Across the street from the visitors center is the Bolduc House, a log cabin that was built in 1793. It’s been restored to its original state and opened as a museum by the National Society of the Colonial Dames of America, a preservation nonprofit that owns a few houses in Ste. Genevieve. Here, a guide in 18th-century garb showed me what makes the historic cabins special: They’re built in a vernacular style that combines techniques seen across French territory. There are Norman-style trusses in the roof that look almost like the hull of a ship turned upside down. The walls are made of logs that stand vertically from the ground or a stone foundation with a plaster-like mortar called bousillage in between, in a style also seen in the early houses of Quebec. Finally, the Ste. Genevieve cabins are wrapped with galleries, or porches, in a design flourish adapted from the Caribbean, but doubtless helpful in the stifling heat of southeastern Missouri summers.
The houses are log cabins, calling to mind an image of rusticity. But these houses “were bigger, better finished, and fancier than the houses built by subsequent generations of Americans,” says archaeologist Robert Mazrim, who has studied artifacts here.
“They’re not throwing up log cabins Dan Boone style,” Ekberg says. “These were carefully crafted houses that were built to last.”
And last they did. The cabins survived a series of severe earthquakes in 1811 and 1812 that wiped out New Madrid, Missouri, to the south. A few miles away, Kaskaskia, Illinois, which is older and much more historically significant than Ste. Genevieve (it was a French government center, the first capital of Illinois, and the site of battles in the American Revolution), was washed away by a flood. When German immigrants moved to the Midwest in the 1830s and ’40s, it changed the character of Ste. Genevieve, but not its fortunes. More immigrants went to St. Louis, which became the premier river town north of New Orleans. “In the 1850s, St. Louis is booming,” Ekberg says. This boom leveled the historic cabins along St. Louis’s waterfront, replacing them with warehouses and, a century later, the Gateway Arch. “Ste. Genevieve becomes a backwater,” Ekberg says, “and not a very wealthy backwater.”
Ste. Genevieve saw some growth in its mining industry—one of its products, a type of pinkish limestone called Ste. Genevieve marble, was used in public buildings across the country—and a gothic church was dedicated in 1880. Other than that, the city stayed quiet, working class, and overlooked. A national park designation might change that.
The federal government has shown interest in Ste. Genevieve’s colonial history before. In 1960, a swath of the town was declared a national historic landmark, which helped preserve the houses and left them in the hands of individuals, private organizations, and city and state governments. After the Great Flood of 1993, the feds saw the need to protect the houses and reduced the town’s share of the bill for a new levee. The park proposal goes beyond the landmark designation and allows the Park Service to buy or accept as a donation any land in the historical district that becomes available.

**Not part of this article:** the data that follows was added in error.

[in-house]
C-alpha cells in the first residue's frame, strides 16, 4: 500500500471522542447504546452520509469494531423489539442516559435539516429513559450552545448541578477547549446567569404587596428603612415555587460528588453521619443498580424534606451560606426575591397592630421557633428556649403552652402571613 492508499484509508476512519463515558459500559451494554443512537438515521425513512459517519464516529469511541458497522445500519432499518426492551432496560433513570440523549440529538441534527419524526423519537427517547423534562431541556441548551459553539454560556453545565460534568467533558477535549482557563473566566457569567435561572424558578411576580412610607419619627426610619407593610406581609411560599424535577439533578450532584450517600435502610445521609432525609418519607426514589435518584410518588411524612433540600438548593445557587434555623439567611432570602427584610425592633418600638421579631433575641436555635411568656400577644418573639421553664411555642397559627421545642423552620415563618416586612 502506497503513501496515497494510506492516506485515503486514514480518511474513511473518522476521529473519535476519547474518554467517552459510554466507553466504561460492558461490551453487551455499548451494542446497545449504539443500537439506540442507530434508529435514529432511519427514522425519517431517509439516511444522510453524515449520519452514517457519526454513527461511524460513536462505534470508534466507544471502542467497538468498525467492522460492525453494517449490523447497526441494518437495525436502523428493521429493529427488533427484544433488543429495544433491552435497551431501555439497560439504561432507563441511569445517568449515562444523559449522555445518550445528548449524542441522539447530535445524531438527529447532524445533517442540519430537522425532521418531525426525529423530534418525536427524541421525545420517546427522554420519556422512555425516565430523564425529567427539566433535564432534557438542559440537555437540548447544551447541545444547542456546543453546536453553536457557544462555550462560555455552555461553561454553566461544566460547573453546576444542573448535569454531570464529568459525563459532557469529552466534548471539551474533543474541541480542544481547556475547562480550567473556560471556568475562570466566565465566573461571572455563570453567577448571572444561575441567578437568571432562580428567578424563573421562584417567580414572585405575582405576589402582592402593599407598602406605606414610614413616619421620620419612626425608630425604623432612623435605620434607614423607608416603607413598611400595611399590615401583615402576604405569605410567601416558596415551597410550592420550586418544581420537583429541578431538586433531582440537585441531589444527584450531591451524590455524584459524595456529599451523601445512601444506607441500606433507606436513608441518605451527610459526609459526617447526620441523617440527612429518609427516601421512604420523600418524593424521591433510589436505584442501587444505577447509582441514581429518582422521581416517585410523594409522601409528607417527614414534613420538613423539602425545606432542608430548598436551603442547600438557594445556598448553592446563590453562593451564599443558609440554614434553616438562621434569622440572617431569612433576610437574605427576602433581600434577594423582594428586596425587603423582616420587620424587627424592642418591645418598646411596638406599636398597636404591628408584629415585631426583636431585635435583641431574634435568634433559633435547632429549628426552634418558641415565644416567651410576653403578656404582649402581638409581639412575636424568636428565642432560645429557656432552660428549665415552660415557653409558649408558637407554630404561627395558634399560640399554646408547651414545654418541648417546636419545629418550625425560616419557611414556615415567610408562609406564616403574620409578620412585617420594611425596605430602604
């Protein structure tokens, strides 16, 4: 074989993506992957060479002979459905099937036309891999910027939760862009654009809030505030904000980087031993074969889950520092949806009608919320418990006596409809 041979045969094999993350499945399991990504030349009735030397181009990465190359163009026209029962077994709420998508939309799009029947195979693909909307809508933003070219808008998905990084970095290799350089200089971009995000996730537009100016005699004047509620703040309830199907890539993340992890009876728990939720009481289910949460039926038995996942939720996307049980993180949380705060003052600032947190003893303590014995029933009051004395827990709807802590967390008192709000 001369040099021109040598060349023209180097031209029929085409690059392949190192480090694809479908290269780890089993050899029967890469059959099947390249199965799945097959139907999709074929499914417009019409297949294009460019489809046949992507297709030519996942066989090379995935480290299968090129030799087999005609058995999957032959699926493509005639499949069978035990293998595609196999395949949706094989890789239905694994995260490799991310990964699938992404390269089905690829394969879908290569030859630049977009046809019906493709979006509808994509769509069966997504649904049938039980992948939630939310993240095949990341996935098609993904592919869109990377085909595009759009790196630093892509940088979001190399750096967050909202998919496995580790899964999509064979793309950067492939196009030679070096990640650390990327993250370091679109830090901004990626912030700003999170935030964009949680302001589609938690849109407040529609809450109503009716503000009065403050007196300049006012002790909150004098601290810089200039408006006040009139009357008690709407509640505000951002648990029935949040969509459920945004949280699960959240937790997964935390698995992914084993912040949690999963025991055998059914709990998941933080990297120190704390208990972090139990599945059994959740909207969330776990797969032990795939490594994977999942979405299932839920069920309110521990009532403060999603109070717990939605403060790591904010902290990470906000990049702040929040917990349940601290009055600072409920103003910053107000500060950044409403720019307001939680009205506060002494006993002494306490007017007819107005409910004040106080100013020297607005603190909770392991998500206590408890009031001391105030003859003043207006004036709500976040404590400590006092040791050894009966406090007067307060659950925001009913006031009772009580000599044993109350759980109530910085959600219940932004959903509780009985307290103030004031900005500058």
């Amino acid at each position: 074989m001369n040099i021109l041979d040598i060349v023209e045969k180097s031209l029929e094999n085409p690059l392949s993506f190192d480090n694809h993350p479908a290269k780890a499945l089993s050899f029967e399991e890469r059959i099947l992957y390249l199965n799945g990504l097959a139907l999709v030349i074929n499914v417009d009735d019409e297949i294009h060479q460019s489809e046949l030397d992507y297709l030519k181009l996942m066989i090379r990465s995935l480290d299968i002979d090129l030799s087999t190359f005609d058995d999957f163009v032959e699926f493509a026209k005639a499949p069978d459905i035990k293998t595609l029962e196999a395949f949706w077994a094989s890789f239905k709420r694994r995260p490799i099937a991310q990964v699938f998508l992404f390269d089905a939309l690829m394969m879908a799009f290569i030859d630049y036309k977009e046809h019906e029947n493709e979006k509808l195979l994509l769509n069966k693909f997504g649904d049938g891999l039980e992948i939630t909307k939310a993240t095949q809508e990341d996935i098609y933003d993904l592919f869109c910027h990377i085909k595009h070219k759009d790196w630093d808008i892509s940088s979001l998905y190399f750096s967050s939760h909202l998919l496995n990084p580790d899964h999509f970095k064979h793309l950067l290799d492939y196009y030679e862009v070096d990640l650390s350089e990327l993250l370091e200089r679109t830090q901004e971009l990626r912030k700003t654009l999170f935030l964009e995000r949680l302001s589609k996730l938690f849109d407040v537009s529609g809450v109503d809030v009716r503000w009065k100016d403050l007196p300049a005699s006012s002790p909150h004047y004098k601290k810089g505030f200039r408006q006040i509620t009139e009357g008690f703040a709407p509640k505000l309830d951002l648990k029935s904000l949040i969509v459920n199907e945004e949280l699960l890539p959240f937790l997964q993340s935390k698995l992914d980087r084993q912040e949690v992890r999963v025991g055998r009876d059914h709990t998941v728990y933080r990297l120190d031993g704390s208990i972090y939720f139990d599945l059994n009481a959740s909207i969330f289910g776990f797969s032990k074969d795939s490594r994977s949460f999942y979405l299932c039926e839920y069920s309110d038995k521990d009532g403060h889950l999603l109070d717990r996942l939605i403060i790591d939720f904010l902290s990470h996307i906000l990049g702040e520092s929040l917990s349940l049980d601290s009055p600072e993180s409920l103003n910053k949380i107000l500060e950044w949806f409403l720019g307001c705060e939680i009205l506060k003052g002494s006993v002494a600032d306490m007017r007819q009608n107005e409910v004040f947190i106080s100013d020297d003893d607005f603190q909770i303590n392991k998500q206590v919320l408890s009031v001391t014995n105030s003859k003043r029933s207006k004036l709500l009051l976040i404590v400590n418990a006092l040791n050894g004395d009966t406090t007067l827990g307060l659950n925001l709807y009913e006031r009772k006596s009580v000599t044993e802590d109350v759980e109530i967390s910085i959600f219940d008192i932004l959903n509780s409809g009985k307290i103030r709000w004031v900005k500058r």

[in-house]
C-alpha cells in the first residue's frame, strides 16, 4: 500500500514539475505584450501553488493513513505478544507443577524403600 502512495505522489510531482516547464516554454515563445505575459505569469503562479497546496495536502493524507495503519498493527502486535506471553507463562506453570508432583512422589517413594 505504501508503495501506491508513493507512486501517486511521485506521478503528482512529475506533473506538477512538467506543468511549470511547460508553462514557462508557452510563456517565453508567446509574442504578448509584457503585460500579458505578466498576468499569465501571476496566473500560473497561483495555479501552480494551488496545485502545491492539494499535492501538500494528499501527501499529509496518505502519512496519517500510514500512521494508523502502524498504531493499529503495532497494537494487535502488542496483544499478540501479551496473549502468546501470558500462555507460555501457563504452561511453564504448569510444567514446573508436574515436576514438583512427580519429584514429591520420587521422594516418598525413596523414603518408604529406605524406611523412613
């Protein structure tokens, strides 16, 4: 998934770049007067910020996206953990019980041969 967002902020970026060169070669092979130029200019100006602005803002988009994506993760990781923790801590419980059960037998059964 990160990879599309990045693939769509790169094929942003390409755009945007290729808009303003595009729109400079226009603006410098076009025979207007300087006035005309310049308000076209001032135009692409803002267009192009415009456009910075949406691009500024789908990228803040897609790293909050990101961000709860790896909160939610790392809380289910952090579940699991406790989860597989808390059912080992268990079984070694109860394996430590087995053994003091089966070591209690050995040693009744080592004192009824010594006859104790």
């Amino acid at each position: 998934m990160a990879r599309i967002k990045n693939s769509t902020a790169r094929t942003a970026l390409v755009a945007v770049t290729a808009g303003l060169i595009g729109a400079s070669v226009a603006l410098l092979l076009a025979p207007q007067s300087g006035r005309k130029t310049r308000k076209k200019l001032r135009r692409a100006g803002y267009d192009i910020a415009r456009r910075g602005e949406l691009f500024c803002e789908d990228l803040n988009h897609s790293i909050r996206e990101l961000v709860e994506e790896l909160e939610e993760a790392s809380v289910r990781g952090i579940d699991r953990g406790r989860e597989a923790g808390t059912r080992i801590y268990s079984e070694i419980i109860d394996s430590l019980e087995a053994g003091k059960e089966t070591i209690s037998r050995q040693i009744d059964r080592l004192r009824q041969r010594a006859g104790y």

The city welcomes this. “We would look forward to the increased attention and awareness,” says Sandra Cabot, the tourism director of Ste. Genevieve. The city has about 400 tourism-related jobs, making it a sizeable local industry already. (By comparison, the county hosts 670 agriculture jobs and 1,800 manufacturing jobs.)
Studies show even small national parks can stimulate local economies to the tune of hundreds of thousands of dollars, which Mayor Richard Greminger says could be spent on new roads and sidewalks. “I think everybody agrees it can only mean good things,” he says.
The prospect of federal control over local land typically meets some level of resistance with locals, no matter where it happens. But there have been minimal public comments in opposition to a park in Ste. Genevieve. The study itself mentions only one.
“That made an impact on the study team,” says Tim Good, the superintendent of the Ulysses S. Grant National Historic Site in St. Louis, who assisted with the Ste. Genevieve study. “The comments were so overwhelmingly in favor.” When I looked on the “What’s Happening in Ste. Genevieve” Facebook page, I saw only one skeptical comment.
Even the Society of Colonial Dames, which would essentially compete with the Park Service in offering tours of historic homes, welcomes a national park declaration. The society has purchased a few more cabins and a more modern bank that it plans to turn into a visitors center. The site manager told me he’s ready to work with the Park Service, which can help with everything from historical interpretation to publicity, and would likely double the number of tourists, currently about 20,000 a year.
“That's what this town needs,” says Shannon McBride, who runs Café Rust on Main Street. “More people here during the week. More people strolling in and walking.”
“We need to join the rest of the world,” shouts a colleague from the back of the shop in support of a park.
And the town is changing, even without the park declaration. McBride’s shop is a sign of it.
When I ordered a cup of coffee at Rust, McBride presented me with a list of options, all single-origin beans, ground upon request for a cup brewed individually to precise standards. It’s fancier than my coffee shop in Washington. When I sat down to drink it, I realized some of the café chairs had come from the auction that was held at my grandma’s house after she died.
If I wanted to find someone who was nervous about the park, I didn’t need to look far. After two nights in town, I couldn’t shake the strange feeling that wider interest in Ste. Genevieve would diminish my connection to the town. The town was like the bands I listened to in college—once others found them, even if the music was the same, it just didn’t feel as special to listen.
And there is one place where the Park Service would take over my connection to Ste. Genevieve: the Bequette-Ribault House. It was built in 1808 by Jean-Baptiste Bequette, an ancestor on my mother’s side. The house would likely become part of a national park, but the building itself would remain property of its current owner, Hank Johnson. When I called him to ask about his intentions with the house, he said that, like the Colonial Dames, he’s happy to work with the Park Service. He cites the Aviation Heritage Park in Dayton, Ohio, as an example of a park where private, local, and federal operators all work together.